Some of the previously leaked changes were confirmed over the company’s event, but some things are completely new.
One good example is Windows 11’s requirements and features that are now official. While some of the new features sound very interesting, the removal of Skype and Paint 3D from Windows 11 might pose a problem for some users.
Microsoft wants to give developers more freedom
Another interesting finding is that Microsoft focuses a lot more on developers with its new OS. The goal seems to be making Windows 11 a completely open platform for all developers.
Obviously, this means a lot more apps that are better optimized and offer greater integration with the system.
Being such a big leap from past operating systems, the new partnership with developers begins with 5 key areas:
The new Microsoft Store
The great news here is that the new Store now offers support for Win32, .NET, and PWAs, as well as support for Android apps from the Amazon Store.
This means that a lot more of your favorite apps will soon find their way there. Furthermore, an improved design and new features are also present.
Maybe the most interesting thing for most developers is Microsoft’s new revenue sharing options:
You will also have more revenue sharing options, such as keeping 100% when you bring your own commerce platform for the Store for your app (this does not include PC games).
End-to-end web development is now better, alongside native apps.
In Windows 11, the tech giant also focused on its developer tools. The goal is a more seamless integration and faster performance:
With the new PWABuilder3, you can build a PWA from your web app in minutes. The evergreen WebView2 runtime is also included with Windows 11 making it easier to take advantage of its web platform as a performant and secure way to build hybrid web apps. Of course, you can continue to use powerful developer offerings like Windows Terminal and the new Microsoft Edge DevTools as they are now in-box.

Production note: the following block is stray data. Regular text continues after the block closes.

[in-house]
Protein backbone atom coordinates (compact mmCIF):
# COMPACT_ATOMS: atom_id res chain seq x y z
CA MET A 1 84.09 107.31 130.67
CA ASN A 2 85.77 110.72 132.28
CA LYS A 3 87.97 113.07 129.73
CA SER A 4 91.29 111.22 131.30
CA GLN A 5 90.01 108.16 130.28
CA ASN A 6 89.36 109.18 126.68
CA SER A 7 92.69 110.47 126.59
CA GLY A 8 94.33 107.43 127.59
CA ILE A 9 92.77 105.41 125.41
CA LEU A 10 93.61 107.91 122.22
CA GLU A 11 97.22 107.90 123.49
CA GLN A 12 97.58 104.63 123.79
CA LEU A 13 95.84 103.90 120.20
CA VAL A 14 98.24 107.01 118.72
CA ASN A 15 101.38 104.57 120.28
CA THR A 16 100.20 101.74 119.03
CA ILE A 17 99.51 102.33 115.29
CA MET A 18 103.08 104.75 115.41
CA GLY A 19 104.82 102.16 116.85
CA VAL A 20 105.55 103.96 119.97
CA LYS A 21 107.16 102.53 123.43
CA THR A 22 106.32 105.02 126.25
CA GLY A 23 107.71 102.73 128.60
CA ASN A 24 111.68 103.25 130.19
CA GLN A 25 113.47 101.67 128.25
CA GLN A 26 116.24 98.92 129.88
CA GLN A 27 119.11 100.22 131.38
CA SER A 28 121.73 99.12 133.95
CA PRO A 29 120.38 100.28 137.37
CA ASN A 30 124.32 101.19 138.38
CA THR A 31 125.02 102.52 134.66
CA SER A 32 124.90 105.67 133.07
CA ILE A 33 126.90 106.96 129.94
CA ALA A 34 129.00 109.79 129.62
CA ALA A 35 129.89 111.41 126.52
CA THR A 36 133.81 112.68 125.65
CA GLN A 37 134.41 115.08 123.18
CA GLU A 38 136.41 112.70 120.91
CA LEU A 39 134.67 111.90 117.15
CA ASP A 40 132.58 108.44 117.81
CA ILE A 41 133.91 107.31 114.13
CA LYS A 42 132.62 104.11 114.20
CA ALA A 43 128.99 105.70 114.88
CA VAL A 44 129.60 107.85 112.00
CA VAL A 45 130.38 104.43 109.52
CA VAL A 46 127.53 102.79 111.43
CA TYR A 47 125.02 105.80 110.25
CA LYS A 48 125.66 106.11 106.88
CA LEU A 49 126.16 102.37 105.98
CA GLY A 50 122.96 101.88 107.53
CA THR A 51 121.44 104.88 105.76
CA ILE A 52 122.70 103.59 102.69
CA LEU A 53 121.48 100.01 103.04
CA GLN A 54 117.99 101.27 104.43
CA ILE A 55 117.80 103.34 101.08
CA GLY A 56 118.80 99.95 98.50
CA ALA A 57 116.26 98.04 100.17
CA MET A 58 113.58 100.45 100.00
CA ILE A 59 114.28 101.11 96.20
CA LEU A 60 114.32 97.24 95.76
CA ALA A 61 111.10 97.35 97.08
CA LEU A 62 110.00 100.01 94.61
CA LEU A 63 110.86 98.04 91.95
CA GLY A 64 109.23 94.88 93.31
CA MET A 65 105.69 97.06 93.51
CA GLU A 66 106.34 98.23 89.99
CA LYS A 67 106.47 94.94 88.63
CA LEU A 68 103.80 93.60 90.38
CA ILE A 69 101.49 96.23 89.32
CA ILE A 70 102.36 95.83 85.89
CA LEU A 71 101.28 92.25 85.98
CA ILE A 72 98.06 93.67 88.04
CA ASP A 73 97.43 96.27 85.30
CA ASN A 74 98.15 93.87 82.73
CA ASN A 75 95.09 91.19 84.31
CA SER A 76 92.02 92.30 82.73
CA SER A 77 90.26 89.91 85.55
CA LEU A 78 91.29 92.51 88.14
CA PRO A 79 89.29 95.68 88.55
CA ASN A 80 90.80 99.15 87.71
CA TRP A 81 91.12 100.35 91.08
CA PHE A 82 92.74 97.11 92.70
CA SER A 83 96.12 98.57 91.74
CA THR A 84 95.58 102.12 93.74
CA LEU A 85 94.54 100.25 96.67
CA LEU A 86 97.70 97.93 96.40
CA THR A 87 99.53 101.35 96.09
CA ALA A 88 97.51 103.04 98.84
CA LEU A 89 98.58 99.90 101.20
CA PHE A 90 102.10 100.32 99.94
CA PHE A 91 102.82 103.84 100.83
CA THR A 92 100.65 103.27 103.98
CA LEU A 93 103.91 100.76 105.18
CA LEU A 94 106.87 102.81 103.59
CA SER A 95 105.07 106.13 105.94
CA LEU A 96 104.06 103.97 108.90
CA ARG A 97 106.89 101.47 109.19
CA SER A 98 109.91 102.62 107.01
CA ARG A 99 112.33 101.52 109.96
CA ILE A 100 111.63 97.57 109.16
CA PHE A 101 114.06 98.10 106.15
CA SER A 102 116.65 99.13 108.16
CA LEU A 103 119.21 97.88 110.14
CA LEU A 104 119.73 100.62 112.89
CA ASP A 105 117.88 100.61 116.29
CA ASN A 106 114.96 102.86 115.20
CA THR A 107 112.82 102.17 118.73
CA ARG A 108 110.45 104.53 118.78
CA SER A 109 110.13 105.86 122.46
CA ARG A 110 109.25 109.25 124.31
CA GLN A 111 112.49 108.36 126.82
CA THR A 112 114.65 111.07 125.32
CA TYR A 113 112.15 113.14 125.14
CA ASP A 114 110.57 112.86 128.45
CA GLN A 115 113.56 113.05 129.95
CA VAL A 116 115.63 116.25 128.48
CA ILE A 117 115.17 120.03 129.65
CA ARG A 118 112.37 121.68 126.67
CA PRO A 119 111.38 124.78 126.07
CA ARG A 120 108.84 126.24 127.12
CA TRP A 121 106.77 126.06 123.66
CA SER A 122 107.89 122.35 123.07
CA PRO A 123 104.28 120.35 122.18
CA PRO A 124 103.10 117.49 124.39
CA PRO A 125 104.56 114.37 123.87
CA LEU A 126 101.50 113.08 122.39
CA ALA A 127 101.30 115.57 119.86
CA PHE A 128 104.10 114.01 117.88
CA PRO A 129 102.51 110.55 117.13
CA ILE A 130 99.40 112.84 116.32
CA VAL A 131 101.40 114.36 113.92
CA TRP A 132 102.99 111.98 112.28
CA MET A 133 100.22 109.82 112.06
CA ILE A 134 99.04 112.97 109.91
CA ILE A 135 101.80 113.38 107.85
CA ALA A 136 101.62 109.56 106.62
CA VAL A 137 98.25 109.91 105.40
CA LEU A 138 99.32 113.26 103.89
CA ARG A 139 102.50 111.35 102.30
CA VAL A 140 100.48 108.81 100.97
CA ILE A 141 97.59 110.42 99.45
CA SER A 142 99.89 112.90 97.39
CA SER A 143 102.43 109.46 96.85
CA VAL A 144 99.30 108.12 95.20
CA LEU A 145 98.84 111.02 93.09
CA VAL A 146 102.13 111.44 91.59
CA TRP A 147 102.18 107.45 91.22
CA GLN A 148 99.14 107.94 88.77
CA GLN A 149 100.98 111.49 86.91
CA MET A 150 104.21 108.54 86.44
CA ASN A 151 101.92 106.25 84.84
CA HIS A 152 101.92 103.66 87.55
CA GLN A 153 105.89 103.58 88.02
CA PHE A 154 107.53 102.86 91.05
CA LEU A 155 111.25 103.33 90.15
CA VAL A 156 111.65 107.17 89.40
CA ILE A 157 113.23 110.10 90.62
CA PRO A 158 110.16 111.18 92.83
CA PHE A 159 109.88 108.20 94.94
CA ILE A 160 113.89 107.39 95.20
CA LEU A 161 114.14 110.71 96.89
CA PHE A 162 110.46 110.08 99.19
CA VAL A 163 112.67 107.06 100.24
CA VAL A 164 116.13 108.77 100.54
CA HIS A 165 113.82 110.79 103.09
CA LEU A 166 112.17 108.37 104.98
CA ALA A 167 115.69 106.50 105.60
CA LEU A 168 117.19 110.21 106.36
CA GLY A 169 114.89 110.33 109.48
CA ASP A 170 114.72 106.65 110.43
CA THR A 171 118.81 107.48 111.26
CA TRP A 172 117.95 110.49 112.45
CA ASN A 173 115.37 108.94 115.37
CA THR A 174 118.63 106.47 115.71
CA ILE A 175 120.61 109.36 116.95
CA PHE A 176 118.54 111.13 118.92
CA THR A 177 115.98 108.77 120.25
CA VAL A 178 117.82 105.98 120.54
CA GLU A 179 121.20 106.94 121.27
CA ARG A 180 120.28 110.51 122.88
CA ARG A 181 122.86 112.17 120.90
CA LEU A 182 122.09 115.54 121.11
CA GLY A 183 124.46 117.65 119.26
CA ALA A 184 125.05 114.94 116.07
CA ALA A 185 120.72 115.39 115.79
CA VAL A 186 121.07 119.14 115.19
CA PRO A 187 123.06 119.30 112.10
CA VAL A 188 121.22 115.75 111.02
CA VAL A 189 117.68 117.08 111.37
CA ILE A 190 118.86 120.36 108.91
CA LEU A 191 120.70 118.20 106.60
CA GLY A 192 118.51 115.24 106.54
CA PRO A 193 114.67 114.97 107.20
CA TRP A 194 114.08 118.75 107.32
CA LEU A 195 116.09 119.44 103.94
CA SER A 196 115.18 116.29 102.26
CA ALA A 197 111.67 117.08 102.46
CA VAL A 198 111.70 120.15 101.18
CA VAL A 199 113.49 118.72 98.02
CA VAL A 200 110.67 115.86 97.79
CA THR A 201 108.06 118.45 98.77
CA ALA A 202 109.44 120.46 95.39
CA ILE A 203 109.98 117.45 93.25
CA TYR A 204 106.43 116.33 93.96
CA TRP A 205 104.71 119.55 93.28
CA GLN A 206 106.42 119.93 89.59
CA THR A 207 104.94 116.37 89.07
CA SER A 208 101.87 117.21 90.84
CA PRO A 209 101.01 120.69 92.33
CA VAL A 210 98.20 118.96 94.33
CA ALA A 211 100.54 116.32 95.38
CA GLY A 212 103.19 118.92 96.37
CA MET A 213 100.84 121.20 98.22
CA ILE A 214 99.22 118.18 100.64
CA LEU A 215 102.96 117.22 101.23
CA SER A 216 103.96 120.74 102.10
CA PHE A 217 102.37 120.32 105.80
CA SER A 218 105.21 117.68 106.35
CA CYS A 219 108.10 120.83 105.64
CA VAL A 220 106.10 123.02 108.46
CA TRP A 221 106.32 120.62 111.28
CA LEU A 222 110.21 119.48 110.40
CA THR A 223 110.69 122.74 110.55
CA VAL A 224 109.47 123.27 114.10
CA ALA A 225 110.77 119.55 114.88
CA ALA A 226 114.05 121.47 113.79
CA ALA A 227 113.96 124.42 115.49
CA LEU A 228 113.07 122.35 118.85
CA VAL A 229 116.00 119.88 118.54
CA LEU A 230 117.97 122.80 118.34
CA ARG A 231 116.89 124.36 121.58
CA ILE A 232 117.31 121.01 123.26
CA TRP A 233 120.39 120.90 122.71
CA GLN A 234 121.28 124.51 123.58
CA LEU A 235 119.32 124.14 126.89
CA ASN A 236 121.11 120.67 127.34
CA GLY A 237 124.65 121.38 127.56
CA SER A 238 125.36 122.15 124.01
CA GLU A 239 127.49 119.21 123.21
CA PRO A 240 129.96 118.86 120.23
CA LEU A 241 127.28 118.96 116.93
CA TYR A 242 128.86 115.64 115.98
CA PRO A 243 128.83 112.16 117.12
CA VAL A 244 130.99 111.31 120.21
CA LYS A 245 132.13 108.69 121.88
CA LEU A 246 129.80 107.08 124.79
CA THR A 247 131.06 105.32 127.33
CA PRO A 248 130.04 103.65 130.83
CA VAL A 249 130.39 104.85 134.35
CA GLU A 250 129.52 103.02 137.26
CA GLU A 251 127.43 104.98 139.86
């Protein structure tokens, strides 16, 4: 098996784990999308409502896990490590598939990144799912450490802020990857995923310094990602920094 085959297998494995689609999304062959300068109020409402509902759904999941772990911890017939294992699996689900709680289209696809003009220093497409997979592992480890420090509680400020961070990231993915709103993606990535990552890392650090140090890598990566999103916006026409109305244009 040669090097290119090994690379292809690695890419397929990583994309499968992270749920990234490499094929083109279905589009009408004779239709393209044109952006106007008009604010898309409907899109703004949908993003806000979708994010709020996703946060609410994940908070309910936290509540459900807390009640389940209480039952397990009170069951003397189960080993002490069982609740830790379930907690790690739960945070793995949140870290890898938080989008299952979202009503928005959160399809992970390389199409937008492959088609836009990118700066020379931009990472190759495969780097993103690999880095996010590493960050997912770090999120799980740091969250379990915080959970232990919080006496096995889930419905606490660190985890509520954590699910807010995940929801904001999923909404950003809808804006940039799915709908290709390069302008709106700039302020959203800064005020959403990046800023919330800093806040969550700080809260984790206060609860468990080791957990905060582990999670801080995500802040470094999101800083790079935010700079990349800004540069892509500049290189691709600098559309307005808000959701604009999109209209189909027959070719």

The Windows App SDK (formerly known as Project Reunion) and the new ARM64 Emulation Compatible tool complete the list of useful tools that ca boost efficiency and help developers to create native apps easier.
Fluent design takes its place
WinUI3 is the perfect tool for developers to make apps that will look and feel just like they’re part of Windows 11.
Rounded geometry, refreshed iconography, new typography, and fun micro-interactions are just a few of the many features that can be of great help.
And that’s not all, because you can also use Reunion Windowing to easier manage your apps:
It works with your existing app code, simplifies common operations, and brings new functionality to your desktop apps like light-dismiss behavior, picture-in-picture mode, and easier titlebar customization.
Windows 11 is made for gaming
Lastly, the Game Development Kit (GDK) offers a simpler way to develop new games. In this kit, you’ll find common tools, libraries, and documentation needed to build amazing games with simpler steps and less friction.
GDK comes as part of the Game Stack collection offer by Microsoft to increase productivity and scalability of game developing. This combined with Auto-HDR promises to bring amazing gaming experiences for all users.
What do you think of all these new changes and the open path for developers? Let us know in the comments section below and we’ll continue the talk there.